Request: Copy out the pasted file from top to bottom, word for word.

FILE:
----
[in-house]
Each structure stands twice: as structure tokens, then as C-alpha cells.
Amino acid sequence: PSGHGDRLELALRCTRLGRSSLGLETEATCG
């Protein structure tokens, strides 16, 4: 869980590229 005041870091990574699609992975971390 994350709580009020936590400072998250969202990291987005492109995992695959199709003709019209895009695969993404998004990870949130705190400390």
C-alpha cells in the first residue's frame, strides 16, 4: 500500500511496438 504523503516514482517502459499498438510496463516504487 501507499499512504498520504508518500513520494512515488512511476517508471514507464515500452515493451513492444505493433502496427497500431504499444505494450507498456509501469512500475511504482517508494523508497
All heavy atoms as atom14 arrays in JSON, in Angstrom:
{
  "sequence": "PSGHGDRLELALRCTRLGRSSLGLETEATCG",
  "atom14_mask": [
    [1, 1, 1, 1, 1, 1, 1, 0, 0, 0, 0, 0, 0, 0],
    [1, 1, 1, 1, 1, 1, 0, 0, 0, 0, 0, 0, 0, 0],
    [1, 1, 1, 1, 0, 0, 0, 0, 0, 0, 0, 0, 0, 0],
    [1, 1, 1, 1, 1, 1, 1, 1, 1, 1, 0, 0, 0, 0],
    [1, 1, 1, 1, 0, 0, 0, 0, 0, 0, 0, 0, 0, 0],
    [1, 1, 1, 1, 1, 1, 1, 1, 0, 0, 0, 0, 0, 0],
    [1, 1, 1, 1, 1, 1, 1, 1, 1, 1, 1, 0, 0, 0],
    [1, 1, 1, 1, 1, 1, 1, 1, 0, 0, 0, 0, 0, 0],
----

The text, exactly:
[in-house]
Each structure stands twice: as structure tokens, then as C-alpha cells.
Amino acid sequence: PSGHGDRLELALRCTRLGRSSLGLETEATCG
């Protein structure tokens, strides 16, 4: 869980590229 005041870091990574699609992975971390 994350709580009020936590400072998250969202990291987005492109995992695959199709003709019209895009695969993404998004990870949130705190400390």
C-alpha cells in the first residue's frame, strides 16, 4: 500500500511496438 504523503516514482517502459499498438510496463516504487 501507499499512504498520504508518500513520494512515488512511476517508471514507464515500452515493451513492444505493433502496427497500431504499444505494450507498456509501469512500475511504482517508494523508497
All heavy atoms as atom14 arrays in JSON, in Angstrom:
{
  "sequence": "PSGHGDRLELALRCTRLGRSSLGLETEATCG",
  "atom14_mask": [
    [1, 1, 1, 1, 1, 1, 1, 0, 0, 0, 0, 0, 0, 0],
    [1, 1, 1, 1, 1, 1, 0, 0, 0, 0, 0, 0, 0, 0],
    [1, 1, 1, 1, 0, 0, 0, 0, 0, 0, 0, 0, 0, 0],
    [1, 1, 1, 1, 1, 1, 1, 1, 1, 1, 0, 0, 0, 0],
    [1, 1, 1, 1, 0, 0, 0, 0, 0, 0, 0, 0, 0, 0],
    [1, 1, 1, 1, 1, 1, 1, 1, 0, 0, 0, 0, 0, 0],
    [1, 1, 1, 1, 1, 1, 1, 1, 1, 1, 1, 0, 0, 0],
    [1, 1, 1, 1, 1, 1, 1, 1, 0, 0, 0, 0, 0, 0],